I'm looking forward to this title immensely. Did you (Ankit) eventually rule out a section on early deviations? I hope the attempt by White to enter the Four Knights is still addressed (with your 3...Bb4 line) at least.
 

Thanks
  
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Re: Play the Petroff by Ronen Har-Zvi and Ankit Gupta
Reply #77 - 03/31/11 at 14:07:24
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Also coming to this very late, there is something i would like to see more of in opening books: that is some puzzles both positional and tactical that reinforce the themes that were studied in the main lines.
Maybe that's not how Everyman do things and thats fair enough they are their own company, but i would like to see it very much in the future, as i especially think that there is a massive market for this, maybe its just me.
Also, thankyou for taking the time to answer these comments in a respectable way.
  
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Re: Play the Petroff by Ronen Har-Zvi and Ankit Gupta
Reply #76 - 03/31/11 at 12:37:32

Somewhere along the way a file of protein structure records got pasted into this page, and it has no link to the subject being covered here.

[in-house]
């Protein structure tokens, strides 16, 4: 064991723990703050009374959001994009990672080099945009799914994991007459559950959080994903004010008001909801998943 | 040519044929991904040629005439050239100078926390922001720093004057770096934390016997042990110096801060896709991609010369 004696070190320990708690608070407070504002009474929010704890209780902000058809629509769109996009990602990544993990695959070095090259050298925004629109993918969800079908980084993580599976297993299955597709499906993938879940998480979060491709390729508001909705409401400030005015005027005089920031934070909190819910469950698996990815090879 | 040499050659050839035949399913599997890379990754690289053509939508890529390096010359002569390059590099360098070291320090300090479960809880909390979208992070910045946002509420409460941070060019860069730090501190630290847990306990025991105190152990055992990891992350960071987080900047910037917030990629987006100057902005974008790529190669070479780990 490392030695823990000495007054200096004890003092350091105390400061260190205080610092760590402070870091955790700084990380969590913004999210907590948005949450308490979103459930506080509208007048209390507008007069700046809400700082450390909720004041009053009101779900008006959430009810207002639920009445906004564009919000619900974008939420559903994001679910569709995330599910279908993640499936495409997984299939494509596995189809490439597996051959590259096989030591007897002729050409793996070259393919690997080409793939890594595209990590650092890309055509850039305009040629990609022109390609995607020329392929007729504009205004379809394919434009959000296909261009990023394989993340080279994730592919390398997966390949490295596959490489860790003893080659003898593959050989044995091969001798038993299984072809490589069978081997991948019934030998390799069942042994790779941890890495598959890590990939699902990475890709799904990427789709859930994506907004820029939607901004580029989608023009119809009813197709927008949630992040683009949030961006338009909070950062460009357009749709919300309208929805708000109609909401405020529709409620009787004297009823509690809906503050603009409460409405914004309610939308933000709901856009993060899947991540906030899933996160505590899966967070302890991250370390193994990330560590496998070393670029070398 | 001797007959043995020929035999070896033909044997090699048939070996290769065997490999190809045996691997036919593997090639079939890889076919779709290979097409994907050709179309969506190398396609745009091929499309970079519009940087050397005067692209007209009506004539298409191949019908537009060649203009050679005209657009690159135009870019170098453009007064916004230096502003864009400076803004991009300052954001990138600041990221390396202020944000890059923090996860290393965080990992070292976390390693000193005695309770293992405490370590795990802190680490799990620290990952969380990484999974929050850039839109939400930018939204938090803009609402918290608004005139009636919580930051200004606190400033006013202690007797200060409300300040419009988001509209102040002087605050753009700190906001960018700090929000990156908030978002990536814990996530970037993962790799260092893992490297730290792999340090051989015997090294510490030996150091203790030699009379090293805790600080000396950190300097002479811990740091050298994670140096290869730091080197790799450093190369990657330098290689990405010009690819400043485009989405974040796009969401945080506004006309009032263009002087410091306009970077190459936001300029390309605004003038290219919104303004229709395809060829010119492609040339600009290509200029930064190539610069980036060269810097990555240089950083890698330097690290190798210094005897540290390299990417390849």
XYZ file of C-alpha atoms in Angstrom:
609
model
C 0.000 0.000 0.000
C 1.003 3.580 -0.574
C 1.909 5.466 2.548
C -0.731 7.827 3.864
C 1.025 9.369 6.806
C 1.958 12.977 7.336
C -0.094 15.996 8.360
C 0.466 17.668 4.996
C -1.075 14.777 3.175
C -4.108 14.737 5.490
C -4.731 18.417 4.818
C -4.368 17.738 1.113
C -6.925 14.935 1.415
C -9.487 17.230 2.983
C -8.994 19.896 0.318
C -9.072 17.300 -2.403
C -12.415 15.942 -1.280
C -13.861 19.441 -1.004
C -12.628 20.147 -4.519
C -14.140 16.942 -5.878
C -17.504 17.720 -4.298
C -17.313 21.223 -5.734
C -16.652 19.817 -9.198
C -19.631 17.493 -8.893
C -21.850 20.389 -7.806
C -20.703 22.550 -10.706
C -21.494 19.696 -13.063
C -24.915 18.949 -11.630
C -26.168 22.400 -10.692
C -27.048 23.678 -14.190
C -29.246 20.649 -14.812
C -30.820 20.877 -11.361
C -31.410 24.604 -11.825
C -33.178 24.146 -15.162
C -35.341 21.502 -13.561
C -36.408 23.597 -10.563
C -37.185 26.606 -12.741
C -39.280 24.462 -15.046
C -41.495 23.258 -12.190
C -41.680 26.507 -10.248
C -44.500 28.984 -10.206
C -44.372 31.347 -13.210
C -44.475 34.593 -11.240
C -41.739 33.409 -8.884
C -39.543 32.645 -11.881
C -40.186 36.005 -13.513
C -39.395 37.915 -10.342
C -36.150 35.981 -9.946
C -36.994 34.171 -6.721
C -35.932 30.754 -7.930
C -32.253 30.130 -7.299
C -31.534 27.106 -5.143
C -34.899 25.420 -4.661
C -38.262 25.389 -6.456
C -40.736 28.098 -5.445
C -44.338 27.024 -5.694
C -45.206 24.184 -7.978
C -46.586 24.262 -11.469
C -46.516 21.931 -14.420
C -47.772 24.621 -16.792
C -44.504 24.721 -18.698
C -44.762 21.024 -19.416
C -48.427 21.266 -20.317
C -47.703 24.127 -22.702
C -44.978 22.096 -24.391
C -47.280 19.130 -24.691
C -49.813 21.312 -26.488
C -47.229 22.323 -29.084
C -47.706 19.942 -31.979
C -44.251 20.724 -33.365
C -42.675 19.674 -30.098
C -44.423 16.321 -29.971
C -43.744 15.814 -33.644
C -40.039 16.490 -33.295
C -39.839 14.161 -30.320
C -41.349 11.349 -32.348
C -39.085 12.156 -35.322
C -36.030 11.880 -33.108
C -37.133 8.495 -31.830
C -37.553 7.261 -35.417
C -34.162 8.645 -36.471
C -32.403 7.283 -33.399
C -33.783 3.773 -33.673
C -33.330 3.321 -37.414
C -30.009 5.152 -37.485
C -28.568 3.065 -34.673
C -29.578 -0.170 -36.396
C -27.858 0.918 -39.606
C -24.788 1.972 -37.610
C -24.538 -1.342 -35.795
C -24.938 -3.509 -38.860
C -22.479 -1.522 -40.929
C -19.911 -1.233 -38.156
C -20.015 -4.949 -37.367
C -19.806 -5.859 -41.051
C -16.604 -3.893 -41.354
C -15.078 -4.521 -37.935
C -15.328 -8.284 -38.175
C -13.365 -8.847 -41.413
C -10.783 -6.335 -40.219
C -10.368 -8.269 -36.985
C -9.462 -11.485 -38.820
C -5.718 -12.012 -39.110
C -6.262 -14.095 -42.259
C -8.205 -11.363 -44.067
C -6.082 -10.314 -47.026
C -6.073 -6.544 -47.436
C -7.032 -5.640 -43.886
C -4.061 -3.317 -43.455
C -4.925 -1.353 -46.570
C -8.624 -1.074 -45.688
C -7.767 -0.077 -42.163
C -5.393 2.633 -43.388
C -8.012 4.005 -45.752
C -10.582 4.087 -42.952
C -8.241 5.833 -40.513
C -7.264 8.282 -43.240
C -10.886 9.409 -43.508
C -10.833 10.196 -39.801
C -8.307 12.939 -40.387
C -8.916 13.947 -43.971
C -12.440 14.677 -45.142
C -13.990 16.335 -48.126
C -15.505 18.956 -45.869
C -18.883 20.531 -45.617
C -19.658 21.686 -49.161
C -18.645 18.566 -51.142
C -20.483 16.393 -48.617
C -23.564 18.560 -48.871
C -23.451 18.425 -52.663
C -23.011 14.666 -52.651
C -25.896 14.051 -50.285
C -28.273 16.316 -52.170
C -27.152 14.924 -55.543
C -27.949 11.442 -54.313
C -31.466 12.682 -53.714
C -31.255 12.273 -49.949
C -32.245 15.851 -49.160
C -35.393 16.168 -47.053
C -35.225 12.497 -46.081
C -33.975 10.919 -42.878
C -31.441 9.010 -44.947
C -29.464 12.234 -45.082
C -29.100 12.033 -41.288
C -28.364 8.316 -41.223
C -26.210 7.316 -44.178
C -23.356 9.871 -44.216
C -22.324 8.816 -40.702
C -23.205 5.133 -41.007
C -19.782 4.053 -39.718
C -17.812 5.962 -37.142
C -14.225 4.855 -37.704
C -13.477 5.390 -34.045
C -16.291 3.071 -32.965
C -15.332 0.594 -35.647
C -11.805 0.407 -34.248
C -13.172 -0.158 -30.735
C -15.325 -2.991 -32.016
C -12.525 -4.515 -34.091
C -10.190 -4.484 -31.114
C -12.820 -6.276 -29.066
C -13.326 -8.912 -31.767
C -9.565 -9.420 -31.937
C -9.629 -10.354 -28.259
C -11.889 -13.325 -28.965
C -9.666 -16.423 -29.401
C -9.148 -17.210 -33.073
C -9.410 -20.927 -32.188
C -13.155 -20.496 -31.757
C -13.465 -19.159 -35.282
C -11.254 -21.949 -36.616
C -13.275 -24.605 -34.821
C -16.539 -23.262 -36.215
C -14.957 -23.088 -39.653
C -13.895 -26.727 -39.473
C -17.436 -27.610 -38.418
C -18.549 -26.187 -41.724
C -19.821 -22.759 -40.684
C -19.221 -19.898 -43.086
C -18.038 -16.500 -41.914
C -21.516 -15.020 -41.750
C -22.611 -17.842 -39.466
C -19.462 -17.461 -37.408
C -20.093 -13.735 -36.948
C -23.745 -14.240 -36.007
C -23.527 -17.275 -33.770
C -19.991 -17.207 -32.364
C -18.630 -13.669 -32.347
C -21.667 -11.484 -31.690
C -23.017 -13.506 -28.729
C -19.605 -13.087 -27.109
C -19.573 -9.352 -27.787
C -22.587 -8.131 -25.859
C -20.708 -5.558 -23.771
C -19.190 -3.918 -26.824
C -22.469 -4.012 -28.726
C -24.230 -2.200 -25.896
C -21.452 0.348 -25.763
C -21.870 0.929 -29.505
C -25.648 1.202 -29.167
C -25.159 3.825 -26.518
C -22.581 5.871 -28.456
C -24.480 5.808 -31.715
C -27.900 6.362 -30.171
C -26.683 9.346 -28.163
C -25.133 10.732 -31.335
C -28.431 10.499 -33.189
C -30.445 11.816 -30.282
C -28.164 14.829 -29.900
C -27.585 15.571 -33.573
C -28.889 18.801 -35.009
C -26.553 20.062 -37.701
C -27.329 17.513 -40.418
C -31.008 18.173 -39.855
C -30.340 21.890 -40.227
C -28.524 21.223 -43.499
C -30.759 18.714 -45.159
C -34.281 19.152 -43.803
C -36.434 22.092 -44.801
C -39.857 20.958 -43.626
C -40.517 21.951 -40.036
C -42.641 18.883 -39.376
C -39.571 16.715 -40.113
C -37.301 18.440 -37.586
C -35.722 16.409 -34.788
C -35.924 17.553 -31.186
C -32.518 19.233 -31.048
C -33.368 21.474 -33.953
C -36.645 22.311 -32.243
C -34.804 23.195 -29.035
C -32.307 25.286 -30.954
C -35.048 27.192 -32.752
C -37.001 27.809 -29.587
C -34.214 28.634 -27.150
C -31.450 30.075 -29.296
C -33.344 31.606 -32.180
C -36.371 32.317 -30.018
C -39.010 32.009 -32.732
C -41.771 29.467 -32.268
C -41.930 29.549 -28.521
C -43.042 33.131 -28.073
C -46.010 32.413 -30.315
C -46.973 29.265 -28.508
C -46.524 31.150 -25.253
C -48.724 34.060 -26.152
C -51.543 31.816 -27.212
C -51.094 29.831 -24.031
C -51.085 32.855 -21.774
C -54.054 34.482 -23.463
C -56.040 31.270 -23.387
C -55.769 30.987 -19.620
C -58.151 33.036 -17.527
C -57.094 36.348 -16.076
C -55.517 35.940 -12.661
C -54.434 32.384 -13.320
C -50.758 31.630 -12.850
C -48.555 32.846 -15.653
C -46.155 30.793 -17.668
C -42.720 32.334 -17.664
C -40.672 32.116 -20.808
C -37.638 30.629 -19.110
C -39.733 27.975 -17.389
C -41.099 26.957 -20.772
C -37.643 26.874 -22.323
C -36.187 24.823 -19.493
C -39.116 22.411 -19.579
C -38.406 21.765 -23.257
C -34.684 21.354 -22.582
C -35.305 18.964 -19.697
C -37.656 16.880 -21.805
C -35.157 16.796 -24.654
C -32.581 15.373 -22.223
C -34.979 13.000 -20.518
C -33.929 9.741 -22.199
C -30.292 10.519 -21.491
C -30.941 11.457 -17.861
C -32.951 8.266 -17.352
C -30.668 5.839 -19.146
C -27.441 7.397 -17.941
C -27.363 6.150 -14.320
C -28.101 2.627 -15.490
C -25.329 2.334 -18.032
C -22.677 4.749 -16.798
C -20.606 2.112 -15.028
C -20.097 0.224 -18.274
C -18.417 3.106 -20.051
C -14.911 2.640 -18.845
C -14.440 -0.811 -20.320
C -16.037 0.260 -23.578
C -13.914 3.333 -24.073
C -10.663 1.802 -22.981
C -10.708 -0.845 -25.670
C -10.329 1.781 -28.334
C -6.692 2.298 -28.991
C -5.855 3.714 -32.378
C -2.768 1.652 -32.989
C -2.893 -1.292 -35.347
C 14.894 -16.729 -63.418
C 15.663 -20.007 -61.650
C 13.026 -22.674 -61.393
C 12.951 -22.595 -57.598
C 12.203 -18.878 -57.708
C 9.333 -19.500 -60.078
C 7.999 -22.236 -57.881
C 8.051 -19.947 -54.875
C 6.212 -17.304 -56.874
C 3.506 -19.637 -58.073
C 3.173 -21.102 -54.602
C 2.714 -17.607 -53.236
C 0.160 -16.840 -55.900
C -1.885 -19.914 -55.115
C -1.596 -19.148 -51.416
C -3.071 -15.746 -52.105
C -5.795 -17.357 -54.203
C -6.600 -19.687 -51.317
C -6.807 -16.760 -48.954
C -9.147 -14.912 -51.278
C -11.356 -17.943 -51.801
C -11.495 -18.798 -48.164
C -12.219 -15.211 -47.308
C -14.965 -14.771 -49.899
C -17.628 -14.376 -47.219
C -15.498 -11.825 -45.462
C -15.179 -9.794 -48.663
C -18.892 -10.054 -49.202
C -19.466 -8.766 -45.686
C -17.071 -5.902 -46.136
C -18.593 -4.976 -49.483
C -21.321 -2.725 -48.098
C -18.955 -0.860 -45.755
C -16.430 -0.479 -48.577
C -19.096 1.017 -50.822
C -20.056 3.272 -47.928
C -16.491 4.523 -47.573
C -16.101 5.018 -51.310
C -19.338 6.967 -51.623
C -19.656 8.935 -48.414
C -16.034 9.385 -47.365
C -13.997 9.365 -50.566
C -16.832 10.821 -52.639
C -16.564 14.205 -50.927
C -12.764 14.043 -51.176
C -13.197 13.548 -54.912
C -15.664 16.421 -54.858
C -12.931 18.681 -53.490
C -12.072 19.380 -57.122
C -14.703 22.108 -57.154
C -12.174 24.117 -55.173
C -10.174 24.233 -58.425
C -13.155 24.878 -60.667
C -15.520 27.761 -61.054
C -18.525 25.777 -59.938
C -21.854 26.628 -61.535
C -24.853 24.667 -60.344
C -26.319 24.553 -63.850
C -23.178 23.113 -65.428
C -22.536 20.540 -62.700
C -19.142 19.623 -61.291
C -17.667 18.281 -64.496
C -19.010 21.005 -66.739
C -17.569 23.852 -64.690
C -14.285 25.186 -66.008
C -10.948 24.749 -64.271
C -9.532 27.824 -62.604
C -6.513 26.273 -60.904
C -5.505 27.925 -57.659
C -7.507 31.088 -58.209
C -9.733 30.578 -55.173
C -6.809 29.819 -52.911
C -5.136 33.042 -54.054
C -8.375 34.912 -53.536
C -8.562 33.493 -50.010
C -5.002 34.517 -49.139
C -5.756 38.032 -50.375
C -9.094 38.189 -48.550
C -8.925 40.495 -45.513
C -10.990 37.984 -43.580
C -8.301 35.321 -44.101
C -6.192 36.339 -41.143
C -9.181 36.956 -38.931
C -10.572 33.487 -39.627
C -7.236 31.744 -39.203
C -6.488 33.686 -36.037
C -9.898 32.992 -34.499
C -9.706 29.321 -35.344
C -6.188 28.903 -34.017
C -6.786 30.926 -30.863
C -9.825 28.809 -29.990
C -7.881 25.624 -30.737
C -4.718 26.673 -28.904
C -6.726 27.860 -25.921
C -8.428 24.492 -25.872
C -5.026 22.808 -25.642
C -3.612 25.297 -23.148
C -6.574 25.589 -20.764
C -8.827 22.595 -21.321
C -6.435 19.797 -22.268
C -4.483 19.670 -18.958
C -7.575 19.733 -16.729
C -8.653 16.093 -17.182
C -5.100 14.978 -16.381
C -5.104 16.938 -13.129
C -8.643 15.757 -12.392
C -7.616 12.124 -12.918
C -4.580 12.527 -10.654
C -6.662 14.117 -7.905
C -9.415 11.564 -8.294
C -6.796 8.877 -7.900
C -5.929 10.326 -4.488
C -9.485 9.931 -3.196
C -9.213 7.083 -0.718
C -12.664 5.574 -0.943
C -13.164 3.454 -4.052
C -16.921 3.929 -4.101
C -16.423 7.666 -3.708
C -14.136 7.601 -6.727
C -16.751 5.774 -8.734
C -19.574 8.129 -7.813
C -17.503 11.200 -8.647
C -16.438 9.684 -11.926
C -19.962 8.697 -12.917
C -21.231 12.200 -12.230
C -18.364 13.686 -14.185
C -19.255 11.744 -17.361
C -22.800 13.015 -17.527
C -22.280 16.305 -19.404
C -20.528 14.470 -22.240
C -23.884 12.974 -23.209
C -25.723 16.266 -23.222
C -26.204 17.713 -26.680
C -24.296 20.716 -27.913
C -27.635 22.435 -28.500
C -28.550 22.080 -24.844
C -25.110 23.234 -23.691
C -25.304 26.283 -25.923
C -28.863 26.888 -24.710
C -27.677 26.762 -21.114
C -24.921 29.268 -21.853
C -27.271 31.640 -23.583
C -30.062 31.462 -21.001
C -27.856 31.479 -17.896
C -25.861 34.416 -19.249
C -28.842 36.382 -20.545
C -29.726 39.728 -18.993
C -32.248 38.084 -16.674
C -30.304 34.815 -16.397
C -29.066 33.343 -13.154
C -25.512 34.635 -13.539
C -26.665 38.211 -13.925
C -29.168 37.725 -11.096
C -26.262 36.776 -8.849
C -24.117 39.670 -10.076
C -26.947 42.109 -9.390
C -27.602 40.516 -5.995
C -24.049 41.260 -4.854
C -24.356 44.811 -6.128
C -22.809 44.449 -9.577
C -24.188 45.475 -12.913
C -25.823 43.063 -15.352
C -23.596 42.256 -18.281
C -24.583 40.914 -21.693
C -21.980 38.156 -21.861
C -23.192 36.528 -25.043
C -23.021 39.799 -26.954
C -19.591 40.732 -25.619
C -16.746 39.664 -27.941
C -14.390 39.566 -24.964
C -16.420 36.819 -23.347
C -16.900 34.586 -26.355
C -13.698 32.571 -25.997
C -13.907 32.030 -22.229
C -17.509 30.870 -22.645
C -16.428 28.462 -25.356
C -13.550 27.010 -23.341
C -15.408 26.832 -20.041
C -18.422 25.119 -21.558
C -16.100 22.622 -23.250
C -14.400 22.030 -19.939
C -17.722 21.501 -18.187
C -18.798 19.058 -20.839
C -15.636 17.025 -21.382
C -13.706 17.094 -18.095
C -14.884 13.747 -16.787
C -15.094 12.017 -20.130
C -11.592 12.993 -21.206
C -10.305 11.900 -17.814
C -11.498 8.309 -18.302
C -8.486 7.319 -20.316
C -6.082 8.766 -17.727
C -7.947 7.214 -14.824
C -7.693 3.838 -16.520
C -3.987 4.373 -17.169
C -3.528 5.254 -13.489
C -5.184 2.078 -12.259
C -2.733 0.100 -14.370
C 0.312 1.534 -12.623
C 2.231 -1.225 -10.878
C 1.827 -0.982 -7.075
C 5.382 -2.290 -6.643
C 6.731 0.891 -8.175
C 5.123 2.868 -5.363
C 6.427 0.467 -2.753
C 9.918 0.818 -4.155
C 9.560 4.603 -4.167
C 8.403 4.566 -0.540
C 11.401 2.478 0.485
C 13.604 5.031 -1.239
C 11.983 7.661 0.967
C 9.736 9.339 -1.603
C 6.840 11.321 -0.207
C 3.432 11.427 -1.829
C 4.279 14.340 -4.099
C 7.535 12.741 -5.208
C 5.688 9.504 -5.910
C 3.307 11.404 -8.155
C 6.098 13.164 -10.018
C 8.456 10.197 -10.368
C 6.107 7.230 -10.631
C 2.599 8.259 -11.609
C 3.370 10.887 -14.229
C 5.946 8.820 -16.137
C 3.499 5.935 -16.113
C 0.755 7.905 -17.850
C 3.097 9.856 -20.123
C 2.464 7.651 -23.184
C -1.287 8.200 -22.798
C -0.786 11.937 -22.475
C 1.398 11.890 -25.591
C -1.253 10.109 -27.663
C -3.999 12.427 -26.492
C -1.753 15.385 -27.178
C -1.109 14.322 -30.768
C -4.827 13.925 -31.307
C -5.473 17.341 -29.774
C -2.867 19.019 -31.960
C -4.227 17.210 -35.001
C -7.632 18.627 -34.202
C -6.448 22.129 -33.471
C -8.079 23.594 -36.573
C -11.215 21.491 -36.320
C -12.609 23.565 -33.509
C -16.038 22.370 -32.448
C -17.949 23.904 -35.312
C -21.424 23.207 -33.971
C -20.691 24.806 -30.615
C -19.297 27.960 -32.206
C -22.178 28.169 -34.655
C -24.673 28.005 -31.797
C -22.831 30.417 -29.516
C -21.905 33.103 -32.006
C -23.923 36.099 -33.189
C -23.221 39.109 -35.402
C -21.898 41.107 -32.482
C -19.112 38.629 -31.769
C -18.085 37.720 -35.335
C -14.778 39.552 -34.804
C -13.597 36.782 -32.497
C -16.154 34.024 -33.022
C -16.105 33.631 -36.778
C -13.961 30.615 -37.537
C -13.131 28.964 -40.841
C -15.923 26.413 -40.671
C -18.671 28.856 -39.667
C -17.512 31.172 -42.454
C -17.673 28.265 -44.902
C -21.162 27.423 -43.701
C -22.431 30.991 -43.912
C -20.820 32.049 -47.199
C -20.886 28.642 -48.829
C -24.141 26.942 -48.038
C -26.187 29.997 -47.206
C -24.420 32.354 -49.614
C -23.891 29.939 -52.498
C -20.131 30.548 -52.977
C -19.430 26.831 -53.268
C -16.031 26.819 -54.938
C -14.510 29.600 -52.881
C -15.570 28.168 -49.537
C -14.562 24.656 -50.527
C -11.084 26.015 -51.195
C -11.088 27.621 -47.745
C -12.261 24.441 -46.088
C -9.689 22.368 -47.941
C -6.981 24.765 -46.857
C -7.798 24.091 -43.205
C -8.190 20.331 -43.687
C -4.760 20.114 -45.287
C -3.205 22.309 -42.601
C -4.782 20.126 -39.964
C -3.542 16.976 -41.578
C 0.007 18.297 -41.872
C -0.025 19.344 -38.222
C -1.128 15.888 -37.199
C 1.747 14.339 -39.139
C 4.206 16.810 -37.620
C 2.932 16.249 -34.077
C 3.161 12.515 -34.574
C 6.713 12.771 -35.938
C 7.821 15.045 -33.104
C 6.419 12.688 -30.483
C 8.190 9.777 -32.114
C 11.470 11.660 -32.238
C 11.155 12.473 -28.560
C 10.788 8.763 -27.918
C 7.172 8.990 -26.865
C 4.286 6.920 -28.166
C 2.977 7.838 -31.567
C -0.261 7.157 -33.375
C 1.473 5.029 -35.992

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Coming very late to this, but seeing as I've been thinking about reserving a copy on Amazon....

From my perspective as a long-time Petroff fan, albeit one who's not played it in years:

a. I always found 3.d4 a bit more awkward than 3.Nxe5, and I'm quite curious as to why it is hardly played at the moment ;

b. after 3.Nxe5 I would love 6...Bd6 to work, but I understand that it's not really trusted any more ;

c. the lines with 8...Nb4 and ....Bf5 seem to be holding up pretty well right now, and I would expect them to be the mainstay of any repertoire ;

d. I think that 5.Nc3, against which even Kramnik and Gelfand have struggled recently, is something to which I'd want to pay a lot of attention, because in my experience reasonably strong players like to play it ;

e. while I appreciate that authors offering a repertoire have to find something to avoid forced draws, I suspect that anybody who really needs to win a given game needs to play something else. Certainly, if avoiding the draw meant recommending 5...Bd6 rather than 5...Nd7, and the authors believed 5...Nd7 was stronger, I wouldn't be happy. Please give the strongest lines!